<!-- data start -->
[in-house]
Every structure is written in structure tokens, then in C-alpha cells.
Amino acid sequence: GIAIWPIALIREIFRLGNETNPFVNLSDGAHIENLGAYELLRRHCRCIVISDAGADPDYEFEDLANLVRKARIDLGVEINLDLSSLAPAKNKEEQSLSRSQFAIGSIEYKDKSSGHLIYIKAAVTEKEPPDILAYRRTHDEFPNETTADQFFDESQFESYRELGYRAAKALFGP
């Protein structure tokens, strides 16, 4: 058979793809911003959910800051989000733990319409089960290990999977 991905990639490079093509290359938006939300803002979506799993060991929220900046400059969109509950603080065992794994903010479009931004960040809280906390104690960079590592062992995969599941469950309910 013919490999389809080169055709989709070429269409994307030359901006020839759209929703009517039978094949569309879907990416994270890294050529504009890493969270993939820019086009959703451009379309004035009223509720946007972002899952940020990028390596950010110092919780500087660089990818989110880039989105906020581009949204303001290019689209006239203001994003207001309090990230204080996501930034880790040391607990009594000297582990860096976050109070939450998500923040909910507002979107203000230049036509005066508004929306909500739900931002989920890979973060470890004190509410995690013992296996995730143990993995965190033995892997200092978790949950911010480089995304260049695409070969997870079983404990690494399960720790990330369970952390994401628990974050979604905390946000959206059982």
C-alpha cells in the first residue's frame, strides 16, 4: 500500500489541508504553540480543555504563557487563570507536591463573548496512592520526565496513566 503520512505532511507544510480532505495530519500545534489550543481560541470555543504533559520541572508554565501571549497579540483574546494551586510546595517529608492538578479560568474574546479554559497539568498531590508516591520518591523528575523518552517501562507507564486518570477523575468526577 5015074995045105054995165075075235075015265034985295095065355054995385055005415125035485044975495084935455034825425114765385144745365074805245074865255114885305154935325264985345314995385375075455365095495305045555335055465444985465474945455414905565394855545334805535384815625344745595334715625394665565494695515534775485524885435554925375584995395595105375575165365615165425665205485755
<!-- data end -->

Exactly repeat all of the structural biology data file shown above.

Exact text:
[in-house]
Every structure is written in structure tokens, then in C-alpha cells.
Amino acid sequence: GIAIWPIALIREIFRLGNETNPFVNLSDGAHIENLGAYELLRRHCRCIVISDAGADPDYEFEDLANLVRKARIDLGVEINLDLSSLAPAKNKEEQSLSRSQFAIGSIEYKDKSSGHLIYIKAAVTEKEPPDILAYRRTHDEFPNETTADQFFDESQFESYRELGYRAAKALFGP
């Protein structure tokens, strides 16, 4: 058979793809911003959910800051989000733990319409089960290990999977 991905990639490079093509290359938006939300803002979506799993060991929220900046400059969109509950603080065992794994903010479009931004960040809280906390104690960079590592062992995969599941469950309910 013919490999389809080169055709989709070429269409994307030359901006020839759209929703009517039978094949569309879907990416994270890294050529504009890493969270993939820019086009959703451009379309004035009223509720946007972002899952940020990028390596950010110092919780500087660089990818989110880039989105906020581009949204303001290019689209006239203001994003207001309090990230204080996501930034880790040391607990009594000297582990860096976050109070939450998500923040909910507002979107203000230049036509005066508004929306909500739900931002989920890979973060470890004190509410995690013992296996995730143990993995965190033995892997200092978790949950911010480089995304260049695409070969997870079983404990690494399960720790990330369970952390994401628990974050979604905390946000959206059982």
C-alpha cells in the first residue's frame, strides 16, 4: 500500500489541508504553540480543555504563557487563570507536591463573548496512592520526565496513566 503520512505532511507544510480532505495530519500545534489550543481560541470555543504533559520541572508554565501571549497579540483574546494551586510546595517529608492538578479560568474574546479554559497539568498531590508516591520518591523528575523518552517501562507507564486518570477523575468526577 5015074995045105054995165075075235075015265034985295095065355054995385055005415125035485044975495084935455034825425114765385144745365074805245074865255114885305154935325264985345314995385375075455365095495305045555335055465444985465474945455414905565394855545334805535384815625344745595334715625394665565494695515534775485524885435554925375584995395595105375575165365615165425665205485755